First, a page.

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The Story Behind the Book

A Message from Sharon:


I'd like to dedicate Pancake Jake to my husband, Kevin, and our three sons and their girlfriends who have all encouraged me in my writing pursuits; my sweet parents and siblings who have believed in me all my life, my much-beloved nephews and nieces and great-nieces and great-nephews, and to my wonderful and supportive friends.  But I'd like to give a special dedication to one of my nephews, Jacob, because he was the inspiration for Pancake Jake.

The dedication in the book says simply:  For my nephew Jacob who inspired this adventure many years ago


But here is the rest of the story behind the book:

When Jacob was three years old back in 1987, I'd often play a game with him where I called him Pancake Jake, and I was Waffle Man. I'd chase him around and try to catch him, all in good fun, of course. Later, I thought about our Pancake Jake game and realized there was a lot there below the surface of our game about Pancakes and Waffles and how they look different but are made of the same things. So I began writing early versions of this story about Pancake Jake and his adventures in bringing the Pancakes and Waffles together.  


When Jacob was 8, he was diagnosed with a rare leukemia that wouldn't stay in remission, and doctors told us he would need a bone marrow transplant to survive. Remarkably, through the marrow donor system of the American Red Cross, he found a perfect marrow match in the Netherlands! He had the transplant on the night before Thanksgiving in 1993, and after some ups and downs, the transplant was deemed successful after a little over a year had passed. Jacob showed such courage and faith during that time and amazed us all with his perspective on what was important in life at such a young age.  Jacob grew up, went to college, got married, and he and his wife adopted a precious baby boy in 2019; we never were allowed to know who his donor was or were able to thank him personally, but that person gave new life to my nephew, and from that so much good has been done. It's been an incredible journey. It's such an uplifting story about a person who loved his fellow humankind so much that he donated bone marrow to a stranger.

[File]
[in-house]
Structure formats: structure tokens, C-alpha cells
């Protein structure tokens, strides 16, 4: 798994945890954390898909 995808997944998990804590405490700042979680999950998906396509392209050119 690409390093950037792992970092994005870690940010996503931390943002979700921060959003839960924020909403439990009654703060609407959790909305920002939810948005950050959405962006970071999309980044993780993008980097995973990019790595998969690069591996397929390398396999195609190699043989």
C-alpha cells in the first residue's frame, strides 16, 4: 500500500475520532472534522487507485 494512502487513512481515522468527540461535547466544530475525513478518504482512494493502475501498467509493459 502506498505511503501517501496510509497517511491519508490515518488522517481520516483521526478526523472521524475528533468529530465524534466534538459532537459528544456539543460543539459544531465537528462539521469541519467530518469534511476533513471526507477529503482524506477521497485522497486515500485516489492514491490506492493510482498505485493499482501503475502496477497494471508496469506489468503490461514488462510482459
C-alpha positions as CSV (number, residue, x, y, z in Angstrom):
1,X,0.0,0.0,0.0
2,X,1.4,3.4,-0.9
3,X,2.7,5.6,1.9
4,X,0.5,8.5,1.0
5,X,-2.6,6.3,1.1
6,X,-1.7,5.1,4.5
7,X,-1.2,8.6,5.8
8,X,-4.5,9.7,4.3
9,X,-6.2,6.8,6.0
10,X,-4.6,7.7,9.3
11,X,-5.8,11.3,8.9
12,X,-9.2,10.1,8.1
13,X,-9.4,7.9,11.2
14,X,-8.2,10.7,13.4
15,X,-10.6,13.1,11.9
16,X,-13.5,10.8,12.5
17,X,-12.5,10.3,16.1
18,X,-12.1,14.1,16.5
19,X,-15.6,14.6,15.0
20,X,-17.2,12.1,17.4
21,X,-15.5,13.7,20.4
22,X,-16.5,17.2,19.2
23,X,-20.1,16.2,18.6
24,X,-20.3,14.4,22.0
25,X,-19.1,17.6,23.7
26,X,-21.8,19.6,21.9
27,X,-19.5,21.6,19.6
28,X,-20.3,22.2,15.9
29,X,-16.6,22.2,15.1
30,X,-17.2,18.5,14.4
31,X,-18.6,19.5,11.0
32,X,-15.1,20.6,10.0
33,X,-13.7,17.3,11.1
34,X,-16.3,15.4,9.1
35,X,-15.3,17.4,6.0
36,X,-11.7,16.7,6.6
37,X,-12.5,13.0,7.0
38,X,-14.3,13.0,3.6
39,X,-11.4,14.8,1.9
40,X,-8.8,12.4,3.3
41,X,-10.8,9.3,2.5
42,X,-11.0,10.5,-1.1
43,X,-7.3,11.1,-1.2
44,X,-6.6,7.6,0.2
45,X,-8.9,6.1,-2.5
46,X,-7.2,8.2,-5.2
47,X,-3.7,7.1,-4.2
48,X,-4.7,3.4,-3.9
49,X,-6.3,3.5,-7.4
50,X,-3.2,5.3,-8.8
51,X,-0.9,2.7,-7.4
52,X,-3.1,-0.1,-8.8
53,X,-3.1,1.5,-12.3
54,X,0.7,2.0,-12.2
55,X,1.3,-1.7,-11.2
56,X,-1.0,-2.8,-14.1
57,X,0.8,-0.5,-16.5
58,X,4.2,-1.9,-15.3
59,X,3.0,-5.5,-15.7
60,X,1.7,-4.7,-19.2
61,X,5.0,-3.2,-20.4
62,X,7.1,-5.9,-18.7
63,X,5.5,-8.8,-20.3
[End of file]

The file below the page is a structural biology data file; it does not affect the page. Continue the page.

I don't think the story of Pancake Jake would have ever come to life if I hadn't played that game years ago with Jacob. Pancake Jake exemplifies in this story the same kind of insight and perspective that Jacob did during his battle with leukemia; Jacob met diverse children and adults along his transplant journey:  kids and adults fighting cancer and other diseases like Tomica and Johnny; parents of those kids who would have gladly traded places with their children; people who made the decision to be marrow donors, giving strangers a second chance to live; dedicated doctors and nurses passionate about saving lives; amazing staff members and volunteers with the American Red Cross and the National Donor Marrow Program devoted to making a difference; people in the community who came out to the marrow drives we held, willing to join the registry of donors; the media that promoted his journey and other similar journeys; and of course, his family, friends, and church family who supported and prayed for him and rallied around him, lifting him up. Everyone joined together with the goal of helping one another, regardless of any differences -- much like what happens in Pancake Valley and on Waffle Mountain.

Pancake Jake came close to publication a few times over the years, but it never came to fruition. When all the terrible events happened in 2020 and we all seemed farther apart than ever before, I was determined to see the story through to publication.  So, these characters of Pancake Jake and Wally Waffle that I have had in my imagination for decades, I'm now sharing with you.  

This is an article I wrote about my nephew's bone marrow transplant in the August, 1998 issue of Good Housekeeping magazine.  Click the image to read the article. 

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